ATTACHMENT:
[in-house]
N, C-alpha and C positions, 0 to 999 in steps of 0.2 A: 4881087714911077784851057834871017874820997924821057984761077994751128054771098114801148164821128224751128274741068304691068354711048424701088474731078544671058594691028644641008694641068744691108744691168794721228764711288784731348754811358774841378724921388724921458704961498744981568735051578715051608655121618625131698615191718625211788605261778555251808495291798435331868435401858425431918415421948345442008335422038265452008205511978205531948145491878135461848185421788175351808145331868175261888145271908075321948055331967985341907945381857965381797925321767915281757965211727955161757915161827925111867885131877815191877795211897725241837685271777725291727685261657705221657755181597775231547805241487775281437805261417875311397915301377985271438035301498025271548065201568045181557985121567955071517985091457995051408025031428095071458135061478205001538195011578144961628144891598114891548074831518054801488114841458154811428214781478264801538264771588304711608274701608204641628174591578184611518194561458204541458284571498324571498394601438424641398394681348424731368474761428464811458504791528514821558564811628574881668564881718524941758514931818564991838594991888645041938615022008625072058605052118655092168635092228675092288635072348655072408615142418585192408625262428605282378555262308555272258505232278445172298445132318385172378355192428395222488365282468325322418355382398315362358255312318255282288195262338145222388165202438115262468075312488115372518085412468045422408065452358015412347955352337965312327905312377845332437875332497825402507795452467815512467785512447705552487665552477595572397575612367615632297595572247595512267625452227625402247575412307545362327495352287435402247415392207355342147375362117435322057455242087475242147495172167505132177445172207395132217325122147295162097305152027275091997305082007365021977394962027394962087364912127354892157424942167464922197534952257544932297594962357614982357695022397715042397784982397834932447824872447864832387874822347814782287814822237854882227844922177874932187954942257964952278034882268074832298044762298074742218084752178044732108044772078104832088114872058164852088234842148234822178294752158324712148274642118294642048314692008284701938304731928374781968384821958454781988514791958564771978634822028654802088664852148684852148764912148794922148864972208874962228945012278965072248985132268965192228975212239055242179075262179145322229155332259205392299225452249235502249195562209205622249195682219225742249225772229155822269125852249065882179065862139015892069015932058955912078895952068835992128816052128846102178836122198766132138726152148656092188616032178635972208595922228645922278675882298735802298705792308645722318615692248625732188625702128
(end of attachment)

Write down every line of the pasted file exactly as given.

[in-house]
N, C-alpha and C positions, 0 to 999 in steps of 0.2 A: 4881087714911077784851057834871017874820997924821057984761077994751128054771098114801148164821128224751128274741068304691068354711048424701088474731078544671058594691028644641008694641068744691108744691168794721228764711288784731348754811358774841378724921388724921458704961498744981568735051578715051608655121618625131698615191718625211788605261778555251808495291798435331868435401858425431918415421948345442008335422038265452008205511978205531948145491878135461848185421788175351808145331868175261888145271908075321948055331967985341907945381857965381797925321767915281757965211727955161757915161827925111867885131877815191877795211897725241837685271777725291727685261657705221657755181597775231547805241487775281437805261417875311397915301377985271438035301498025271548065201568045181557985121567955071517985091457995051408025031428095071458135061478205001538195011578144961628144891598114891548074831518054801488114841458154811428214781478264801538264771588304711608274701608204641628174591578184611518194561458204541458284571498324571498394601438424641398394681348424731368474761428464811458504791528514821558564811628574881668564881718524941758514931818564991838594991888645041938615022008625072058605052118655092168635092228675092288635072348655072408615142418585192408625262428605282378555262308555272258505232278445172298445132318385172378355192428395222488365282468325322418355382398315362358255312318255282288195262338145222388165202438115262468075312488115372518085412468045422408065452358015412347955352337965312327905312377845332437875332497825402507795452467815512467785512447705552487665552477595572397575612367615632297595572247595512267625452227625402247575412307545362327495352287435402247415392207355342147375362117435322057455242087475242147495172167505132177445172207395132217325122147295162097305152027275091997305082007365021977394962027394962087364912127354892157424942167464922197534952257544932297594962357614982357695022397715042397784982397834932447824872447864832387874822347814782287814822237854882227844922177874932187954942257964952278034882268074832298044762298074742218084752178044732108044772078104832088114872058164852088234842148234822178294752158324712148274642118294642048314692008284701938304731928374781968384821958454781988514791958564771978634822028654802088664852148684852148764912148794922148864972208874962228945012278965072248985132268965192228975212239055242179075262179145322229155332259205392299225452249235502249195562209205622249195682219225742249225772229155822269125852249065882179065862139015892069015932058955912078895952068835992128816052128846102178836122198766132138726152148656092188616032178635972208595922228645922278675882298735802298705792308645722318615692248625732188625702128